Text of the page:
Hi , I have this confusion as to what the body force is. Is the body force pressure or density in lattice units? What I really mean is that if I simulate a flow with the ForcedBGK model, is that body force a pressure or density gradient. I have used it for my simulation but I need to know exactly what it is for proper conversion to the physical units (i.e how to apply the factor of 3 arising from the equation of state between density and pressure ).
in the 3D Navier-Stokes equations you see that pressure gradient and body force density f (force per volume) have the same units: N / m³
If you want to relate the body force density to the mass density gradient, you need an additional factor 3 (inverse sound speed square).
Example: If you have a simple pipe flow (length L) with densities den[sub]in[/sub] and den[sub]out[/sub] at inlet and outlet, the mass density gradient is (den[sub]in[/sub] - den[sub]out[/sub]) / L, right? The pressure gradient and the equivalent force density then are f = (p[sub]in[/sub] - p[sub]out[/sub]) / L = (den[sub]in[/sub] - den[sub]out[/sub]) / (3 L).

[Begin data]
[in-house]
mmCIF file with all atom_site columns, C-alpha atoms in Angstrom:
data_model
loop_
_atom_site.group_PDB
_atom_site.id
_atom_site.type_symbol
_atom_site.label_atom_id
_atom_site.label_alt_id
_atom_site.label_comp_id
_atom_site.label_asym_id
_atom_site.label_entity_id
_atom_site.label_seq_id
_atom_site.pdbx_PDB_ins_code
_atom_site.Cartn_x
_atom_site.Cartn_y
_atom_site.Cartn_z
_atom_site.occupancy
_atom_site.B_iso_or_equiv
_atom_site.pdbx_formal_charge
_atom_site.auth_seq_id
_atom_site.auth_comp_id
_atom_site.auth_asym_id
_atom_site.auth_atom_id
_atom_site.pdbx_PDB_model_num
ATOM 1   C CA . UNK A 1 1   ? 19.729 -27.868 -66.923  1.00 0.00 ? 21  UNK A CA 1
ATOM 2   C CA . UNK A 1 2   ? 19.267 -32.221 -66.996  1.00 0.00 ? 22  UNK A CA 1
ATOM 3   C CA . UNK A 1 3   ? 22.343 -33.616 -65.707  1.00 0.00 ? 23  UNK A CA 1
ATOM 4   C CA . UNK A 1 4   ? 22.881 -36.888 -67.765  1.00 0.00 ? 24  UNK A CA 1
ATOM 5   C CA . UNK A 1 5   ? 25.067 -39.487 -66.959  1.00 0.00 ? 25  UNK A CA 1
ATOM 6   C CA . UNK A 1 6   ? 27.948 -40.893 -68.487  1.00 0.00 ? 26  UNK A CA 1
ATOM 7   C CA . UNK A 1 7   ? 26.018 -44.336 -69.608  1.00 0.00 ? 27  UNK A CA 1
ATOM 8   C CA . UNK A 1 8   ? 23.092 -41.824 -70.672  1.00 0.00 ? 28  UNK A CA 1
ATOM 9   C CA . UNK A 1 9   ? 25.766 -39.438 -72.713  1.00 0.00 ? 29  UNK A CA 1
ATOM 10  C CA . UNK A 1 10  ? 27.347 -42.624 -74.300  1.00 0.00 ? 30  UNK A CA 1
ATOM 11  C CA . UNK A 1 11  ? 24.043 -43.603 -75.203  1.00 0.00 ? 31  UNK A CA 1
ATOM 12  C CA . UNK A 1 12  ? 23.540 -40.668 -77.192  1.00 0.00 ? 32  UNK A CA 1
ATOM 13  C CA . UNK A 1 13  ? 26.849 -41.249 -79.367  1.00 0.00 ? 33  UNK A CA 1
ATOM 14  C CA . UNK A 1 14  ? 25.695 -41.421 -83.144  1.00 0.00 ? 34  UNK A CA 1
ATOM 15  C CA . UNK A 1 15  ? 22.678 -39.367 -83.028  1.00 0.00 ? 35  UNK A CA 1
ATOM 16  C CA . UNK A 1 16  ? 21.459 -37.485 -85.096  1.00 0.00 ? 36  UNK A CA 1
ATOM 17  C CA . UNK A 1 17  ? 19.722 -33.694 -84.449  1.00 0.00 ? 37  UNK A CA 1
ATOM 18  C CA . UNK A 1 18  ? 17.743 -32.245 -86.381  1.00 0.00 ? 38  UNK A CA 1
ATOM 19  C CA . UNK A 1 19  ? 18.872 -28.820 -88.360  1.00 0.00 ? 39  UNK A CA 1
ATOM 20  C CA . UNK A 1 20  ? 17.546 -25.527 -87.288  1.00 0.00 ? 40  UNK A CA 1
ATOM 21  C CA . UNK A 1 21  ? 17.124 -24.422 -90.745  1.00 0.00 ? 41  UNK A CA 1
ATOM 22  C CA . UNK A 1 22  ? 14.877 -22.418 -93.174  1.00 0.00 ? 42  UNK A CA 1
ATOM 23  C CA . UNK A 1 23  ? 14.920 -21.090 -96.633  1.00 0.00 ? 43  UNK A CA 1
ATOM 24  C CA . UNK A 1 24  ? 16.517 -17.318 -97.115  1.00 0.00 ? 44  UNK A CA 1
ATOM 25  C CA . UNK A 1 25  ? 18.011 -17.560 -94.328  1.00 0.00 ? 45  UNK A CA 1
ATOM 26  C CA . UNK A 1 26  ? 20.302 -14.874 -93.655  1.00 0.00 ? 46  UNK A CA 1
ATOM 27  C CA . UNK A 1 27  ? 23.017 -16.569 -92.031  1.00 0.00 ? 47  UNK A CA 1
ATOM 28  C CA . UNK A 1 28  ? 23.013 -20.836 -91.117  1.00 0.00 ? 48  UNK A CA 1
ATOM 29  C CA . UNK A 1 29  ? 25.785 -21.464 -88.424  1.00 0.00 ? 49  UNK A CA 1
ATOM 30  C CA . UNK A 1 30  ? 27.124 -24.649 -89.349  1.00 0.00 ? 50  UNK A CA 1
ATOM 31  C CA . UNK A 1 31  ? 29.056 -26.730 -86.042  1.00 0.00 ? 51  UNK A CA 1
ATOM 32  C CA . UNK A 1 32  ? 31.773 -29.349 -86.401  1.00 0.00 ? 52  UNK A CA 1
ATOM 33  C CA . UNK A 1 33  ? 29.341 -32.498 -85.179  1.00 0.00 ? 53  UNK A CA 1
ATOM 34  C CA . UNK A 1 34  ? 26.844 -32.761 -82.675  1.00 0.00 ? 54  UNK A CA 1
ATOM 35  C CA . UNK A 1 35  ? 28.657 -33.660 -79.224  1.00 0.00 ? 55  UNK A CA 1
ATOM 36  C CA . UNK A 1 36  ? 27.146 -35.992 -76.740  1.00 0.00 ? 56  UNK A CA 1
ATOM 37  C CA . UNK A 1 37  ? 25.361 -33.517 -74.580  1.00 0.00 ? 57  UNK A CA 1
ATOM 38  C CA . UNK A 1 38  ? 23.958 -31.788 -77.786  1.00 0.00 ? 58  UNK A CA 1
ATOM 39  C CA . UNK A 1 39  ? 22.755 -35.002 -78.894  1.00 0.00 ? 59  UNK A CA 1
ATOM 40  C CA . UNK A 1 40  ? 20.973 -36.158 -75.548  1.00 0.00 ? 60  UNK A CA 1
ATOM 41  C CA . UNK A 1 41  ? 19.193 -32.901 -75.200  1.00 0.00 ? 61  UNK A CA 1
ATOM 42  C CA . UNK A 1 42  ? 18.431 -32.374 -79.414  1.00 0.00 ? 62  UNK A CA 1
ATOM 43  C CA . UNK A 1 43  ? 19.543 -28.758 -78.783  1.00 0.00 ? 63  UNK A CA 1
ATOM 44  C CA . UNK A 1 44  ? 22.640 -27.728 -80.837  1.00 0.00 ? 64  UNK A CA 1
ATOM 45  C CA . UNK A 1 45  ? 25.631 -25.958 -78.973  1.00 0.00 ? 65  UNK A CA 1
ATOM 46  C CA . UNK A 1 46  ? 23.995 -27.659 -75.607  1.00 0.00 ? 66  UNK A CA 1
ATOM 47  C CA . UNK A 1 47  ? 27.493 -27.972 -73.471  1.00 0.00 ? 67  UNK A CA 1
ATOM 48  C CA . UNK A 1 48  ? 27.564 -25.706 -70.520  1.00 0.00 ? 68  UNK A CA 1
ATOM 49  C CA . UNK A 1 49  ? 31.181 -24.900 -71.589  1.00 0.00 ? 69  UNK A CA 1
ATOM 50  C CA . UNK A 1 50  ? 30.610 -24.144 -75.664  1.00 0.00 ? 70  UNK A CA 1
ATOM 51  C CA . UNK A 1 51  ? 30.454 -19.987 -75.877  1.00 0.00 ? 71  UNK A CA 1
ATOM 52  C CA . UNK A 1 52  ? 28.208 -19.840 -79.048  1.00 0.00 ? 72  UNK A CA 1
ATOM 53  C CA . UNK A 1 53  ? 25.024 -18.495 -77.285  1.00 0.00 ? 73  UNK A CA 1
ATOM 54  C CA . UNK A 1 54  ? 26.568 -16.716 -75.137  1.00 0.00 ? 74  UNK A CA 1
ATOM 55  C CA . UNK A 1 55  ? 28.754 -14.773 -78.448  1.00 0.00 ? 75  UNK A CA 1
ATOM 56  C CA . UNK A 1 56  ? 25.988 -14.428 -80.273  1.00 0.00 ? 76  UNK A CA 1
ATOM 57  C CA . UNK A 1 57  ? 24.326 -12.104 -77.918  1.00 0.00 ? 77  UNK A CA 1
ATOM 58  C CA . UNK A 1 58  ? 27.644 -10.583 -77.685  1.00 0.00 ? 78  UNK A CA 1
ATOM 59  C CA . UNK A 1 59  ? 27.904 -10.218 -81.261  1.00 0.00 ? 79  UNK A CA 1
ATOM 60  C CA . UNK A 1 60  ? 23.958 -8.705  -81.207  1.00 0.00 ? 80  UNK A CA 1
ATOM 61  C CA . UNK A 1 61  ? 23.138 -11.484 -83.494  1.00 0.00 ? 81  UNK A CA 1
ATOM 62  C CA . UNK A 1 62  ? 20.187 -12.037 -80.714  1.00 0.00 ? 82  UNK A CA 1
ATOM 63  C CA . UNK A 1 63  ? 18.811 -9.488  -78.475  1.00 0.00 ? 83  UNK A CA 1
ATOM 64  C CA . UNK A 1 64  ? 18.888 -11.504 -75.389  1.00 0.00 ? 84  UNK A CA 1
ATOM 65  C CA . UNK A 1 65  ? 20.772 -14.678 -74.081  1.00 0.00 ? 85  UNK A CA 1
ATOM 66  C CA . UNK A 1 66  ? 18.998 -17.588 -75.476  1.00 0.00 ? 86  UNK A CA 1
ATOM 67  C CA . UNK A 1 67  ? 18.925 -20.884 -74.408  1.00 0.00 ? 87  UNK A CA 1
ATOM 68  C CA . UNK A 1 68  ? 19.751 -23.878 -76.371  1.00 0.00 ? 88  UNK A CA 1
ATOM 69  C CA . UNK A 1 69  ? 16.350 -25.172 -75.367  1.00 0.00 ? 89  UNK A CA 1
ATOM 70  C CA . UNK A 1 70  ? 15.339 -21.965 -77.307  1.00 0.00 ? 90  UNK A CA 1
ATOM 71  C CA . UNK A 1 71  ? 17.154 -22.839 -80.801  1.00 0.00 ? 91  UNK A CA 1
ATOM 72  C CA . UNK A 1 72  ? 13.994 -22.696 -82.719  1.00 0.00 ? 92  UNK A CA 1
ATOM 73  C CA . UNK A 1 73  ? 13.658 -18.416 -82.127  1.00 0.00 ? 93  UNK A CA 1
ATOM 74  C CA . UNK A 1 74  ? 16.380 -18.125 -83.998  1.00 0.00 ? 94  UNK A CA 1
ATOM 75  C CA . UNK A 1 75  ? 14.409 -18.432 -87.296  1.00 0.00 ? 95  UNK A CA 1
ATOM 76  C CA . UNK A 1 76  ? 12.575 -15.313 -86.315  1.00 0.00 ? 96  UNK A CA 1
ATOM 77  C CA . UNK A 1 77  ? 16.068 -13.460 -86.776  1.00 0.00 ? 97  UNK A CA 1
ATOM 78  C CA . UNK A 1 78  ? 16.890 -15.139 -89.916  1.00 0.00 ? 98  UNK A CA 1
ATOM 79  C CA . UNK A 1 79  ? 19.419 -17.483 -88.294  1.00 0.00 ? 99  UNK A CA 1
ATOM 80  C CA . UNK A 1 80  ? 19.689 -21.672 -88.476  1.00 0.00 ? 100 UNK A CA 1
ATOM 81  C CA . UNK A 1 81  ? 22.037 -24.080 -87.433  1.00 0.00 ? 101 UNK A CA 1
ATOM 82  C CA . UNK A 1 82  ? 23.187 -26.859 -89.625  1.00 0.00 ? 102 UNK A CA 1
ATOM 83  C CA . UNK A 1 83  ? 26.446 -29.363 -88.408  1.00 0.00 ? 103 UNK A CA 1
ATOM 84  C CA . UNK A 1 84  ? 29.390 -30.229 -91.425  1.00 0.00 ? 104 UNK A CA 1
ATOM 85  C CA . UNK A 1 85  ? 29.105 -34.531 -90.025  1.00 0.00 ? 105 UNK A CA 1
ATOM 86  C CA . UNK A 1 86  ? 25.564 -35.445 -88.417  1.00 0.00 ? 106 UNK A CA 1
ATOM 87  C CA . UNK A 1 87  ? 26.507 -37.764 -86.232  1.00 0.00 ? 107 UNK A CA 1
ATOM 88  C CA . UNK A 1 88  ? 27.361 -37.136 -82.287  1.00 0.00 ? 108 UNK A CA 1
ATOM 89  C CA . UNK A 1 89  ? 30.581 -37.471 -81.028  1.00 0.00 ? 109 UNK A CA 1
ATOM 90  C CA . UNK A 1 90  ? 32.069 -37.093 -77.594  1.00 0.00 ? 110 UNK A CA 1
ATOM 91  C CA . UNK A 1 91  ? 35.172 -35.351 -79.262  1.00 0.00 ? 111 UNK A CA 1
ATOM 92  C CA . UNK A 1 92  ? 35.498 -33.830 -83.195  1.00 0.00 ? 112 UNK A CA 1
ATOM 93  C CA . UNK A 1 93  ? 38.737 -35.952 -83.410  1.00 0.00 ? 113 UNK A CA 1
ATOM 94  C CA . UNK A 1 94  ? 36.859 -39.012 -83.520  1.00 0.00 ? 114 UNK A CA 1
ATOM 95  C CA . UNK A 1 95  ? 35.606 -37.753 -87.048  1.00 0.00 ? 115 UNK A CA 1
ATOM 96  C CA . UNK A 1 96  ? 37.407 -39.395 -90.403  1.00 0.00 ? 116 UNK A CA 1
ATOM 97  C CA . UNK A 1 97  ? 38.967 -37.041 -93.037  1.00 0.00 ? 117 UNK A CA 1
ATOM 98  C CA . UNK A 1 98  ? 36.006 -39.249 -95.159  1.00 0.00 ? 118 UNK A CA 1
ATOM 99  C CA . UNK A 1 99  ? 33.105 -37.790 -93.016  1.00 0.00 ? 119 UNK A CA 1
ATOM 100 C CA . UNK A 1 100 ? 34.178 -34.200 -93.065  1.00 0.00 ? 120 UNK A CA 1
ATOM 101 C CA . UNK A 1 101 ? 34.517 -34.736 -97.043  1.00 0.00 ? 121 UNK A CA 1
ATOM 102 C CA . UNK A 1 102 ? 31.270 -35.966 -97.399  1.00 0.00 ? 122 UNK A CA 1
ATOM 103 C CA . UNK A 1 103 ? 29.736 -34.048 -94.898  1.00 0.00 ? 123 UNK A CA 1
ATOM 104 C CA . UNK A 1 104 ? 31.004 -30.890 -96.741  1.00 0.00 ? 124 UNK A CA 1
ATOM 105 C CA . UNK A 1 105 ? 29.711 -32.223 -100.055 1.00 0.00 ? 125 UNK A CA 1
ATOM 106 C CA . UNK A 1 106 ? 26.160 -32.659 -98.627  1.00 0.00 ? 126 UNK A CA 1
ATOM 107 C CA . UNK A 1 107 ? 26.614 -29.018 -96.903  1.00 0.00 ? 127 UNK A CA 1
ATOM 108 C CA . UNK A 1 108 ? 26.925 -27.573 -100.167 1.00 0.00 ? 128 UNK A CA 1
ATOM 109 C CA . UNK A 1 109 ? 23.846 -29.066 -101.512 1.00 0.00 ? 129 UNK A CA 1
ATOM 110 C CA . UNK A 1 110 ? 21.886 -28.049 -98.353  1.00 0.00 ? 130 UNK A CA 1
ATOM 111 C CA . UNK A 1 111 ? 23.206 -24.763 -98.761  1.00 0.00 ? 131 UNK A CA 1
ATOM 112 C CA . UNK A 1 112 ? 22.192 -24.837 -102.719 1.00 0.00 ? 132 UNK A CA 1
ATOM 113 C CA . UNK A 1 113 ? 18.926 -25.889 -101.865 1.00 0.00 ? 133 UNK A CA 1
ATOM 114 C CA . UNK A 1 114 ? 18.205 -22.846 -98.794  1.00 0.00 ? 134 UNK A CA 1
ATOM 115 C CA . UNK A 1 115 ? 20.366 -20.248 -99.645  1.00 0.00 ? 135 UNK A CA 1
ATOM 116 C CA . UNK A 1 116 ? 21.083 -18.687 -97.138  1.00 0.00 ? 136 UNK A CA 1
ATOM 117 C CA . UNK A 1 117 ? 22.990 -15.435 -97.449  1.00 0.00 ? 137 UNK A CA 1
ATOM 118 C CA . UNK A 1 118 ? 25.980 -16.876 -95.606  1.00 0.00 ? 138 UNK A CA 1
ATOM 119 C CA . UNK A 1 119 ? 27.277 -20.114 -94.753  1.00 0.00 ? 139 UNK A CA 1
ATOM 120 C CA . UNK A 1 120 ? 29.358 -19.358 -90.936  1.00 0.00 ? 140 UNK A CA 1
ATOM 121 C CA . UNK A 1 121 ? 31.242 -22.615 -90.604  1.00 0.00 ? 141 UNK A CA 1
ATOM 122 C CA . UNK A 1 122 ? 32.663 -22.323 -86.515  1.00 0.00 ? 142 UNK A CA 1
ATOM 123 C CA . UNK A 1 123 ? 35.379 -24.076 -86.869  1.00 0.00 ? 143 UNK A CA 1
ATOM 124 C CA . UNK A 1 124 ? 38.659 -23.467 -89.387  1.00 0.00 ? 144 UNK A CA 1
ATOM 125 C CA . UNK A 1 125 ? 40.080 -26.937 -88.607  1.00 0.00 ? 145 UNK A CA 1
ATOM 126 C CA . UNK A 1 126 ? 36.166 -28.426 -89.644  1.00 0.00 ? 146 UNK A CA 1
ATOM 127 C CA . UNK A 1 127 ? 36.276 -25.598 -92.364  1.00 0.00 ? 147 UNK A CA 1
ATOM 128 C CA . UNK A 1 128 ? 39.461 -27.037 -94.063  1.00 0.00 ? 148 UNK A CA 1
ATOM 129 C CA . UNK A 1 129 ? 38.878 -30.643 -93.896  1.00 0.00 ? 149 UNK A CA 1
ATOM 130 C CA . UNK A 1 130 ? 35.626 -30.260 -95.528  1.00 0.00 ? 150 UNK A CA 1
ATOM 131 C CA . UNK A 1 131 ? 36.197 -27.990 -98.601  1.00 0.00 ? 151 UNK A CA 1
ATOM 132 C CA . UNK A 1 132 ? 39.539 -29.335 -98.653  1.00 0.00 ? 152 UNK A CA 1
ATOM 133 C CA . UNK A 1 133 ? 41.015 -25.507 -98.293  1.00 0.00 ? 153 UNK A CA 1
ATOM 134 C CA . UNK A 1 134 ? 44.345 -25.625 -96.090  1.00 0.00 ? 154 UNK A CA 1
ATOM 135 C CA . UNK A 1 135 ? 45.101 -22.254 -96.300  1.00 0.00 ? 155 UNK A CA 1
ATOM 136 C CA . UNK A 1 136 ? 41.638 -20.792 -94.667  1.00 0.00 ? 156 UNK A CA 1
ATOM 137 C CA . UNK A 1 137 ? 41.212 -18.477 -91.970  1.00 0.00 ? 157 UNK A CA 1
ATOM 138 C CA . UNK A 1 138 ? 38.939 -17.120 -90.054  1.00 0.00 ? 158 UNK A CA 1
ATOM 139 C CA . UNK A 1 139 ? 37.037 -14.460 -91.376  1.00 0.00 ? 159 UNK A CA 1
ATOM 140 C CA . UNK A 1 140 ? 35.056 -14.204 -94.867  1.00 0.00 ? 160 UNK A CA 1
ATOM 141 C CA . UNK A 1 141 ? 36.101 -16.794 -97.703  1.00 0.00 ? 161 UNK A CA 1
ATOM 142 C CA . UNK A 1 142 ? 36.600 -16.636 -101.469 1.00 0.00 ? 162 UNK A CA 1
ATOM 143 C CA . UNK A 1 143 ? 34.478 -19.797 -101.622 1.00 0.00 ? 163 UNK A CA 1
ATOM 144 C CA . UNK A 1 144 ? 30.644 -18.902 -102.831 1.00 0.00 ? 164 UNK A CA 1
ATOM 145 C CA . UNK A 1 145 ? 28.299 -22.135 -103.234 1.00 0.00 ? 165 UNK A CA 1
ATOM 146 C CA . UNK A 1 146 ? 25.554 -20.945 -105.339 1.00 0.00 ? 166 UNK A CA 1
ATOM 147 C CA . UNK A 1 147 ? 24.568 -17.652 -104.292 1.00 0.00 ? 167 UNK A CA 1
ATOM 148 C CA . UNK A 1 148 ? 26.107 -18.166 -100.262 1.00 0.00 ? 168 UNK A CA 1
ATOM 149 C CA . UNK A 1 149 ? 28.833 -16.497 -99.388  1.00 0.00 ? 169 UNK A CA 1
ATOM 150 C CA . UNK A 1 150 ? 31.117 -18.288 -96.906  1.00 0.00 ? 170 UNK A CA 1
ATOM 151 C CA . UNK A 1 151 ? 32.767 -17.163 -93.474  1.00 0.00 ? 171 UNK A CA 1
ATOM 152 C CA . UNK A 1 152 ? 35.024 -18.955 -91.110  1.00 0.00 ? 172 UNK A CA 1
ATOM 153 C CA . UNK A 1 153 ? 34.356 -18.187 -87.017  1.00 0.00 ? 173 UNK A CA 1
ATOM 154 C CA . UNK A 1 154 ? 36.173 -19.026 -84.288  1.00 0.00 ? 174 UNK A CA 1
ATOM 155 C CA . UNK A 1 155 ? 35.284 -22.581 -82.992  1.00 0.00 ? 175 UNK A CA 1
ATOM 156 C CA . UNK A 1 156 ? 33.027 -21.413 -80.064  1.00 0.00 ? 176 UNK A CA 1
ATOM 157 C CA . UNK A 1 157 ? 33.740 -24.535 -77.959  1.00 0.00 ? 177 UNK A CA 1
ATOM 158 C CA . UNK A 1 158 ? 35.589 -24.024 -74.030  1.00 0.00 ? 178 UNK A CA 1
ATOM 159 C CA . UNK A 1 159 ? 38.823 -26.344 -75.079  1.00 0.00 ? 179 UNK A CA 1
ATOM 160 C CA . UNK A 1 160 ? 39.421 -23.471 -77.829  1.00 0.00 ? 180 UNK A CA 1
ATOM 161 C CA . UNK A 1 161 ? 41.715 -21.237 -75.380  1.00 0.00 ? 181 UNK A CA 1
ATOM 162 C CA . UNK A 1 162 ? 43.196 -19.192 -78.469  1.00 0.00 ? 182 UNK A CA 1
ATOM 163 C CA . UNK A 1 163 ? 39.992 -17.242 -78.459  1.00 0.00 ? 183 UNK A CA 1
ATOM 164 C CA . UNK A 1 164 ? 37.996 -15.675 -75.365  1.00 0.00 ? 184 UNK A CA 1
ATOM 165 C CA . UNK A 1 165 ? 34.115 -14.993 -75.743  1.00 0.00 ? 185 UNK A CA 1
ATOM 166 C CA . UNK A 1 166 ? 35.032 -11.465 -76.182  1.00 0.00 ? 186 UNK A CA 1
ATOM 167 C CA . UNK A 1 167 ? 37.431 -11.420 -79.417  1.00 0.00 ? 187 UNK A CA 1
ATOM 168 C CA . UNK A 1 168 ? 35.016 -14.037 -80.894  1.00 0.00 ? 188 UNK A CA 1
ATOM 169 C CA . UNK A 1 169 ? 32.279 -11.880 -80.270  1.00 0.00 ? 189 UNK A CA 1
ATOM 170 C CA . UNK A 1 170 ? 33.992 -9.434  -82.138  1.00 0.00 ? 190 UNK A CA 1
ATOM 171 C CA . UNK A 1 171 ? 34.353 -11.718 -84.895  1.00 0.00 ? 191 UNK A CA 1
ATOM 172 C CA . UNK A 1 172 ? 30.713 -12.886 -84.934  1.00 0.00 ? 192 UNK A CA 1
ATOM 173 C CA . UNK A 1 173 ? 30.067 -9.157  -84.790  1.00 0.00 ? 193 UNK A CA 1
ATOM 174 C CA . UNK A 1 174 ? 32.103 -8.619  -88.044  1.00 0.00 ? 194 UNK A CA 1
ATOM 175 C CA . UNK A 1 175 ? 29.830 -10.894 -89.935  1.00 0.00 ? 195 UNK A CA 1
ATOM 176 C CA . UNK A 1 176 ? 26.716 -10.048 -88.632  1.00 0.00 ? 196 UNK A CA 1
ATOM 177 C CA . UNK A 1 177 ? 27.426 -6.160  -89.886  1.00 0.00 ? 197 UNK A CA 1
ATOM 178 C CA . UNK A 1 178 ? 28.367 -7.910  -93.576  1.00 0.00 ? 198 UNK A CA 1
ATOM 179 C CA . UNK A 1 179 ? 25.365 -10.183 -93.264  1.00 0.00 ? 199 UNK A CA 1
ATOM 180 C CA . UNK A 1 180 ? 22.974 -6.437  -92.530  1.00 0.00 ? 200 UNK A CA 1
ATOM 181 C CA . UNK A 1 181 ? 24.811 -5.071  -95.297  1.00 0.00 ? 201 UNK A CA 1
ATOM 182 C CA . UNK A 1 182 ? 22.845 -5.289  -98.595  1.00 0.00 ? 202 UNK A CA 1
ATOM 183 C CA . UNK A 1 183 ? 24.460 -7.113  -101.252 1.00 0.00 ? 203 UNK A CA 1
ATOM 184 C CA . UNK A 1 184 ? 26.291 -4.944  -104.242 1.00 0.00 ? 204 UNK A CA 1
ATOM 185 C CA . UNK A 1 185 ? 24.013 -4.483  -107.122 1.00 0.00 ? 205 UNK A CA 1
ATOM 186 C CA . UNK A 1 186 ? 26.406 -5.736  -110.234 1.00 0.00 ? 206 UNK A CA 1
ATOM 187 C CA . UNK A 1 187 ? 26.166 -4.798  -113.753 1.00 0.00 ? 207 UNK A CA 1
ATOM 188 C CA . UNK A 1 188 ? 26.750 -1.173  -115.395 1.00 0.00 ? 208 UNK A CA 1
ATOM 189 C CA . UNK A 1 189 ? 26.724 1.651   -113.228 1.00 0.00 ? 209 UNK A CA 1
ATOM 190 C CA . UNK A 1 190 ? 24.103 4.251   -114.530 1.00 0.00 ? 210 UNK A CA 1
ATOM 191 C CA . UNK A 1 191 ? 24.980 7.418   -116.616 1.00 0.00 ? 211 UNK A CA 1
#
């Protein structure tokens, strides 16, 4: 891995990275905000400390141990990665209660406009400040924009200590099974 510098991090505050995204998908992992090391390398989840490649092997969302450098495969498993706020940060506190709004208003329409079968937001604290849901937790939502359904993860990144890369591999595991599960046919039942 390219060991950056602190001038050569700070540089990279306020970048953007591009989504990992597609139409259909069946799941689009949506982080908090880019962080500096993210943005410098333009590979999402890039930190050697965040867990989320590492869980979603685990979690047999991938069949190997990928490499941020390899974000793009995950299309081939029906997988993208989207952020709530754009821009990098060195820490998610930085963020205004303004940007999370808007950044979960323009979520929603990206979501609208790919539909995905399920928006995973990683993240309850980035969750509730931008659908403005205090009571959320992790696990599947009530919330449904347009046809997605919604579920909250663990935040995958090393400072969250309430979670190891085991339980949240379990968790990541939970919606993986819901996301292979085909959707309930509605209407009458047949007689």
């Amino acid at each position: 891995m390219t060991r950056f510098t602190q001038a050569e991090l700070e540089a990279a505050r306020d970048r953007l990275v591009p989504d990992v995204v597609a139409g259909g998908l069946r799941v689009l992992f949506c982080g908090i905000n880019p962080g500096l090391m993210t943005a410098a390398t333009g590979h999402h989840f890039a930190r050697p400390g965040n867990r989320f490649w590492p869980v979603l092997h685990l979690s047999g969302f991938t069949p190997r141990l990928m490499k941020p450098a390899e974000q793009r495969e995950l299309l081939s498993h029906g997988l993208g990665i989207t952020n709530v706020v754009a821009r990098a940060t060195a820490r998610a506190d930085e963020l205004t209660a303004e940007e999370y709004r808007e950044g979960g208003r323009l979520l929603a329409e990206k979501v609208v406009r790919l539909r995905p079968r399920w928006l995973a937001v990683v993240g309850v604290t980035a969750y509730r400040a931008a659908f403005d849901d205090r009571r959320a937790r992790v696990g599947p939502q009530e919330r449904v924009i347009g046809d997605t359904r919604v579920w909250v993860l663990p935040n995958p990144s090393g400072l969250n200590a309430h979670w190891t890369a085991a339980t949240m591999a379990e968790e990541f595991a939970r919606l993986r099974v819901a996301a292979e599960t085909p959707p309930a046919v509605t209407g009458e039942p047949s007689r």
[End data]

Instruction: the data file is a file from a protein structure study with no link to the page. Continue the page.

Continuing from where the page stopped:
Thank you Timm. I understand your post, however, my confusion is this. If I use a body force approach for my simulation, is that equivalent to the mass density? Since only mass density can be applied directly in LBM simulation. Say for example, I use a body force of 1e-6 in my simulation. Should I take this value to be the mass density gradient or the pressure gradient?
This is exactly what I have answered in my post. Body force is pressure gradient.
In principle, if you are still unsure, you could perform a test run (Poiseuille flow) where you apply a body force and measure the average flow velocity. You know the solution for this problem in physical units, so you can directly check the numerical units as well.
Ok, now I see. Thank you. By the way, I sent in a PM. I hope you saw it.